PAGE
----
Maya Angelou Taught Me Too

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master-class-maya-angelou

“I bring everyone who has ever been kind to me with me. Black, White, Asian, Spanish-speaking, Native American, gay, straight, everybody. I say, ‘Come with me. I’m going on the stage. Come with me. I need you now.’ Long dead, you see? So, I don’t ever feel I have no help.

I’ve had rainbows in my clouds. And the thing to do, it seems to me, is to prepare yourself so that you can be a rainbow in somebody else’s cloud. Somebody who may not look like you, may not call God the same name you call God, if they call God at all!  You see? And may not eat the same dishes prepared the way you do. May not dance your dances. Or speak your language. But be a blessing… to somebody. That’s what I think.”

—Dr. Maya Angelou
(April 4, 1928 – May 28, 2014)

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Low Self-Esteem and One Other Option

Neo in The Matrix Revolutions
[Word count: 597. Approximate read time: 3 minutes]

Having low self-esteem isn’t so bad. It’s no worse than sharing a bedroom with your worst enemy. If you don’t mind a sadistic killer trying to dissolve you from the inside all day long with acidic mind chatter, it’s a fine life. I had a minor disagreement with co-workers over where to have lunch and here’s what happened.

The negative voice started out slight:

  • “They don’t like you.”
  • “They don’t want you around.”
  • “You’re so difficult.”
  • “Why can’t you go with the flow?”

But if left unchecked, that trickles to a flood of:

  • “You’re always the problem.”
  • “Nobody wants you.”
  • “Nobody likes you.”
  • “That’s why your girl left you.”
  • “Who could love you when you act like that?”
  • “You’re going to be alone for the rest of your life. And that’s what you deserve.”

Isn’t that a little over the top? In fact, it’s ridiculous. But that’s what I’m dealing with—a constant stream of hateration and holleration in my dancerie. The problem is… it’s not all untrue. Sometimes I am difficult. And I usually won’t just go with the flow. The voice isn’t a total liar, but—like a tabloid—it exaggerates so much, I don’t know WHAT to believe. Continue reading

A Million Epitaphs

[Word count: 702. Approximate read time: 3 minutes]

I’m not afraid of death. I’m aware of it. We see each other in the hallways as we take care of our dealings; I with mine, he with his. One might suppose I have faith that God is in control, or I might feel the need to run and hide from death. As of late though, it seems I am very much a fatalist.

I don’t believe death and I will embrace until the precise moment God has prescribed. So if we graze each other in passing, it’s just a graze. I’ve got my misgivings about dying, but death doesn’t worry me much. Death has been a part of my life since it began.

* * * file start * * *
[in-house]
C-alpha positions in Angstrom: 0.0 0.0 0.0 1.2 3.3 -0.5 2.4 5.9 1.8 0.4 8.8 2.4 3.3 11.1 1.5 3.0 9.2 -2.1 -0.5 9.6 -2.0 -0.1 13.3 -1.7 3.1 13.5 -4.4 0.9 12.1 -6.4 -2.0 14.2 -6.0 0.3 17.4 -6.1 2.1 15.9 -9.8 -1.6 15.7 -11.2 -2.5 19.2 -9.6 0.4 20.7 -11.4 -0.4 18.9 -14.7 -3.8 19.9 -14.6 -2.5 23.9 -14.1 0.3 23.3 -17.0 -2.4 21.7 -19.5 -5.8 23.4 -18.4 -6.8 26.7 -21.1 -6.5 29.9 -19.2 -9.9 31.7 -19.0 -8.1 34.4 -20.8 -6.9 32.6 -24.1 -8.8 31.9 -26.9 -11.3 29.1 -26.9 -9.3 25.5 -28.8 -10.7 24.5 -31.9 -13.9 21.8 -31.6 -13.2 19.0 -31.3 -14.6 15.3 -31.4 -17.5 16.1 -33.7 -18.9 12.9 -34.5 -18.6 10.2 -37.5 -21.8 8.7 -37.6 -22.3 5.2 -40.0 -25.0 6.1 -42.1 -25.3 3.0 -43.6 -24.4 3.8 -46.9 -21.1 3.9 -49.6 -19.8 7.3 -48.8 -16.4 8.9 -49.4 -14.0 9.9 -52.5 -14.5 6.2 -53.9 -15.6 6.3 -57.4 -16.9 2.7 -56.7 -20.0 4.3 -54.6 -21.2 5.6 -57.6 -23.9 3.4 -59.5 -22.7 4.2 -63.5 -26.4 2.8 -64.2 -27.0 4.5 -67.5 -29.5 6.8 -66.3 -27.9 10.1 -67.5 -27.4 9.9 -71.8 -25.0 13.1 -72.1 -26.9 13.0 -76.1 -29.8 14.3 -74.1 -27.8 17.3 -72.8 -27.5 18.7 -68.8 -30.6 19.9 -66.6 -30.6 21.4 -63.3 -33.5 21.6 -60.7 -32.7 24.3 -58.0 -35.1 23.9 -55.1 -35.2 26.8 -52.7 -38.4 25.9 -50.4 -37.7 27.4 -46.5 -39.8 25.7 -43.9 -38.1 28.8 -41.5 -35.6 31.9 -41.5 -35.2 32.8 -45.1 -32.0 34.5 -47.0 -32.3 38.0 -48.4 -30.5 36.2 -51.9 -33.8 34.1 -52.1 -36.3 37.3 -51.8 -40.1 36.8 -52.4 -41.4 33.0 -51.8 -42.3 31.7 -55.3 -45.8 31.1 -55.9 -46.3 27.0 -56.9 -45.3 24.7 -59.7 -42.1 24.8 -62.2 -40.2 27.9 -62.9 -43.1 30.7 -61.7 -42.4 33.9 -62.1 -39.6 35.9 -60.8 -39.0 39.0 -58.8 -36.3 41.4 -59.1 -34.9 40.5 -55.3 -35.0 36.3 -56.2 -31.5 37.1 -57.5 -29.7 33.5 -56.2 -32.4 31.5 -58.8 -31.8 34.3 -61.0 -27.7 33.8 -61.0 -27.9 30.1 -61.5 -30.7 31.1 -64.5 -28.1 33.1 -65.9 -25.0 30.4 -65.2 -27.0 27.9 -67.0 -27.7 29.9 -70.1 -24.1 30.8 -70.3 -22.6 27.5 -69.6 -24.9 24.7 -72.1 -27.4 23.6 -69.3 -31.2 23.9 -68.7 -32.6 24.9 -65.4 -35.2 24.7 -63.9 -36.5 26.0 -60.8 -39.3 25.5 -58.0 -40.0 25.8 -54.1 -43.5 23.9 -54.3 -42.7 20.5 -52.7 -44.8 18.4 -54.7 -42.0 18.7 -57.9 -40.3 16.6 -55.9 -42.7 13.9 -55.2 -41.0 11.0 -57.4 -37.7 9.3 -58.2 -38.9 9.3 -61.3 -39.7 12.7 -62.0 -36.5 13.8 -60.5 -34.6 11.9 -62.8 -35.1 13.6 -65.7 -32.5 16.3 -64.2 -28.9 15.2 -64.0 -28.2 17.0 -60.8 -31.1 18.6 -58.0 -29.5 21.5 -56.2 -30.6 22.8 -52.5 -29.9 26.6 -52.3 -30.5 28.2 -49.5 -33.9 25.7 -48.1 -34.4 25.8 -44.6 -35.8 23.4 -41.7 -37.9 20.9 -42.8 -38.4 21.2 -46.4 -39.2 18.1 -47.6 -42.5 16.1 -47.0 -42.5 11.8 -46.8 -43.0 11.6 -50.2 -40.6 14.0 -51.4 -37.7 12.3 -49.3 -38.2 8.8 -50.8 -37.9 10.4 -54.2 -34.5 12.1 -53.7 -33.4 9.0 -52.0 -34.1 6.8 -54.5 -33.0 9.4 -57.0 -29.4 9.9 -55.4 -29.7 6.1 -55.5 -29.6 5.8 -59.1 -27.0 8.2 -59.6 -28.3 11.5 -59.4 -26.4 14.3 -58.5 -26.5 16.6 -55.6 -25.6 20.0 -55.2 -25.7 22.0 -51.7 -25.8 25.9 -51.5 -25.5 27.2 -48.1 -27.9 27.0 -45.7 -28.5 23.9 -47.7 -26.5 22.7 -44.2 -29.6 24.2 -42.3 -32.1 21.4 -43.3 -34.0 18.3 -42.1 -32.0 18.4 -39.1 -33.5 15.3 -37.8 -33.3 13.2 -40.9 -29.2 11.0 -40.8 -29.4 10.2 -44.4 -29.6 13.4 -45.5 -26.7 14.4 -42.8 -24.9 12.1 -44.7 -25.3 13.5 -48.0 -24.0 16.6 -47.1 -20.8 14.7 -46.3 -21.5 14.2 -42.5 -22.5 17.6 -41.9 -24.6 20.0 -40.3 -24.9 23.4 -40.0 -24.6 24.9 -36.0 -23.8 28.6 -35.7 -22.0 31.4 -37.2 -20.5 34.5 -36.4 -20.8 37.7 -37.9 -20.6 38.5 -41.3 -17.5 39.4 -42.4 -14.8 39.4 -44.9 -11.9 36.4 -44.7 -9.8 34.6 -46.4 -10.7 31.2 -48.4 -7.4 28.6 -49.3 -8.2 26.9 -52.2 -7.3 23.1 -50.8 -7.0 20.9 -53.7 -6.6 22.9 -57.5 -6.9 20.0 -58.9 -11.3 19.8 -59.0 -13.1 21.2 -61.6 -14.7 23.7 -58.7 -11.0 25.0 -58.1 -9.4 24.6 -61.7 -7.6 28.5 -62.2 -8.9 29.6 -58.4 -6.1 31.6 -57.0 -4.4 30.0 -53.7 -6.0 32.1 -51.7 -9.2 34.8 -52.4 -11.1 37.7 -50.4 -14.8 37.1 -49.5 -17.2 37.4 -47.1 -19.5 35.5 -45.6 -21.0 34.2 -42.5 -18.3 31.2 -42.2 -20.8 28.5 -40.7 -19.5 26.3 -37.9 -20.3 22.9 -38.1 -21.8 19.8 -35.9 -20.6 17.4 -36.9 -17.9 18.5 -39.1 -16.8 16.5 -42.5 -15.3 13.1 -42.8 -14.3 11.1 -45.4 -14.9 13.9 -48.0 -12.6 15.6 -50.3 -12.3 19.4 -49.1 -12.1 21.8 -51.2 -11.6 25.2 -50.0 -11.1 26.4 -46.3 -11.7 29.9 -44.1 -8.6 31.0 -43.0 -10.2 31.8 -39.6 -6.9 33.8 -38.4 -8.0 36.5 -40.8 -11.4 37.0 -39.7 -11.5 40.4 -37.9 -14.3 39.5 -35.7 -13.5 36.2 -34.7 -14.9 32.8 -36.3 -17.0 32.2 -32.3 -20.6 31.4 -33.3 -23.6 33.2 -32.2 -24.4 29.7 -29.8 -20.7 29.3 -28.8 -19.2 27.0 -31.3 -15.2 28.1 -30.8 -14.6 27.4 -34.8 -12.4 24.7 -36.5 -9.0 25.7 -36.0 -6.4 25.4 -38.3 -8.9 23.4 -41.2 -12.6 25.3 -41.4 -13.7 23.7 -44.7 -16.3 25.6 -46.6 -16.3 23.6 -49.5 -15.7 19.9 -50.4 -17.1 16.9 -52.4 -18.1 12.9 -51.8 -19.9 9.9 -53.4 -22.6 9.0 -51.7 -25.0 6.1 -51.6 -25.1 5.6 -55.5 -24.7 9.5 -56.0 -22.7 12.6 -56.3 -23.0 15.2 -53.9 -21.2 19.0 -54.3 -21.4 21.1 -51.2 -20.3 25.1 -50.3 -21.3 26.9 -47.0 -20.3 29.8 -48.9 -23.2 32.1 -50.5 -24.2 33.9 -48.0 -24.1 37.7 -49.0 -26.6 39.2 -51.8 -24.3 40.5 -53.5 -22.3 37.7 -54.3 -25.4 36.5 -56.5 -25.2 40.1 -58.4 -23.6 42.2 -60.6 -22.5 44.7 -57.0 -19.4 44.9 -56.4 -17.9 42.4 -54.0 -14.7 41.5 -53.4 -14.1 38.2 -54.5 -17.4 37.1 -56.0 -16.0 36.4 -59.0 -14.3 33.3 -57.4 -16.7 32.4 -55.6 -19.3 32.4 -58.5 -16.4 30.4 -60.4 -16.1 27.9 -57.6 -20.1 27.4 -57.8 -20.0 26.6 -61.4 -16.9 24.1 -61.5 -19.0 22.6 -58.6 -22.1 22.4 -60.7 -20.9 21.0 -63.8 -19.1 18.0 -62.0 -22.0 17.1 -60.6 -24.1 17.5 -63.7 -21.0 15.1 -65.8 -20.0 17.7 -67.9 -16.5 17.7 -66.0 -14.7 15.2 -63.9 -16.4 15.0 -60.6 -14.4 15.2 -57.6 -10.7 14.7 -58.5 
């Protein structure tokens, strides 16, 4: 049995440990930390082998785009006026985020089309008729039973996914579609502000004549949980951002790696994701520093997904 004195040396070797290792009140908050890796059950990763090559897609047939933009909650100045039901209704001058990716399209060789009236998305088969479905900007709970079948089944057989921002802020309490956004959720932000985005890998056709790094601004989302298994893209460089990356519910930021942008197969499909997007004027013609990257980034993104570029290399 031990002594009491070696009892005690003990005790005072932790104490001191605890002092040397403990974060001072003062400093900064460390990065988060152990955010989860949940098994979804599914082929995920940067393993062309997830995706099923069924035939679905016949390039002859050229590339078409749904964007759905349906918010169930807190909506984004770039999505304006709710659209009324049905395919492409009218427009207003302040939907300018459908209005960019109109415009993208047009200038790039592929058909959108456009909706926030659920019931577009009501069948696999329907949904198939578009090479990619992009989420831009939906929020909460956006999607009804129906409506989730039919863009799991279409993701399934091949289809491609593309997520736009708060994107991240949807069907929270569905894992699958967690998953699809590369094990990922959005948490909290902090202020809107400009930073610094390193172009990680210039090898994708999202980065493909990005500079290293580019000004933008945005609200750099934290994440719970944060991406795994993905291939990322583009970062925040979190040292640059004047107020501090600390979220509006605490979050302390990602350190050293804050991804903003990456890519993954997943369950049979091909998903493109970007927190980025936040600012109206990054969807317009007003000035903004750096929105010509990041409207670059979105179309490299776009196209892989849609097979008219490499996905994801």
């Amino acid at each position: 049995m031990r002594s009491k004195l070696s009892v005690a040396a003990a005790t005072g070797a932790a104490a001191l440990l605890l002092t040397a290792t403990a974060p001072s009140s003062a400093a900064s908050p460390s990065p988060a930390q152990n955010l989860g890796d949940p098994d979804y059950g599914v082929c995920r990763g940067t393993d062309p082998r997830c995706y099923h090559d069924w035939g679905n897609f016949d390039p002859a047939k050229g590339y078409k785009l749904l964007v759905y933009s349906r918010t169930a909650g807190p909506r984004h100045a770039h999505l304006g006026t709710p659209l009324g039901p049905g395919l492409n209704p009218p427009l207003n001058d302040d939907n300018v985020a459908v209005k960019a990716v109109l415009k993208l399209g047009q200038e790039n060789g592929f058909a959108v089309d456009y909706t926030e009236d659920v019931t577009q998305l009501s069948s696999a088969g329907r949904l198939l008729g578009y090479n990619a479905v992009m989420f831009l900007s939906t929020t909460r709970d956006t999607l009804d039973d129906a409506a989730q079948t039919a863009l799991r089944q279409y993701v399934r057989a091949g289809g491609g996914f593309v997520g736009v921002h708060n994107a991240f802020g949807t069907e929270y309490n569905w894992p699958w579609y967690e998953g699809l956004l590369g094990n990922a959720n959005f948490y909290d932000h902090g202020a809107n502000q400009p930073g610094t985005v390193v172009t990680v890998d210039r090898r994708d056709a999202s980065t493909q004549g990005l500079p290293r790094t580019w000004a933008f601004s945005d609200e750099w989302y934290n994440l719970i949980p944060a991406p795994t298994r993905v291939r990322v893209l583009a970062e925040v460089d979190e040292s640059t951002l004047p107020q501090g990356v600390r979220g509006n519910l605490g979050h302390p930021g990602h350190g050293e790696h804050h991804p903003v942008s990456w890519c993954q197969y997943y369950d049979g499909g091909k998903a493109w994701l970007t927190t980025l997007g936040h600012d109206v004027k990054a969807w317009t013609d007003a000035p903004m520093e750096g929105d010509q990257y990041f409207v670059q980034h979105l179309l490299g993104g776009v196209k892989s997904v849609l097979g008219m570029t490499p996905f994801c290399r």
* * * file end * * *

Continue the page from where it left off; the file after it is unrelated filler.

“For all we know
This may only be a dream
We come and we go
Like the ripples of a stream
So love me tonight
tomorrow was made for some
tomorrow may never come
for all we know.”

An uncommon story

My father and I never met. But we have the same name. First, middle, last. Most people probably don’t know exactly when they were conceived, but I do.  July 25, 1978, the morning he died. My mother did not know she was pregnant at the funeral. The date engraved on his headstone marked the end of his life, and the start of mine. Continue reading

4 Ways Christians Can Cope With Gay Marriage

[Word count: 628. Approximate read time: 3 minutes]

SameSexCake

The Supreme Court has struck down part of the Defense of Marriage Act (DOMA) which will allow national recognition of same-sex marriages. This also snatched the rug out from under California’s Prop 8, making gay marriage legal. I just know somebody is gonna lose sleep over it. So I’m here to set your mind at ease.

Losing freedom of religion. Having privacy infringed upon. Being denied the right to vote. These are reasons to lose sleep and file lawsuits. Same-sex marriage isn’t that big a deal. But here’s something you can do about it: Continue reading

By Your Side: A Devotional

[Word count: 879. Approximate read time: 3-4 minutes]

Sade’s “By Your Side” is my ideal love song.

Even while writing God and the Silent Treatment, I remembered its lyrics are one answer to the forlorn, abandoned questions posed in Jars of Clay’s “Silence.” Often when romance is exaggerated in love songs, it becomes something men and women are incapable of giving. However, the faithful love described in “By Your Side” is very godlike. It doesn’t take a great leap to relate it to scripture.

Sade sidles a dancing elderly couple: "You think I'd leave your side, baby? You know me better than that."

“You think I’d leave your side, baby? You know me better than that.”

Doubting God may be engrained in my analytical nature. I almost always need God to mock my unbelief and cite our history. “Do you really think I’d abandon you? C’mon. You may be unsure about many things, but you know that you at least know that.”

I’m like one of those kids who goes into histrionics whenever a parent leaves their sight. Mom or dad has to come back and calm the kid down: “Have I ever left you? Don’t I always come back? Don’t you know how much I love you?”

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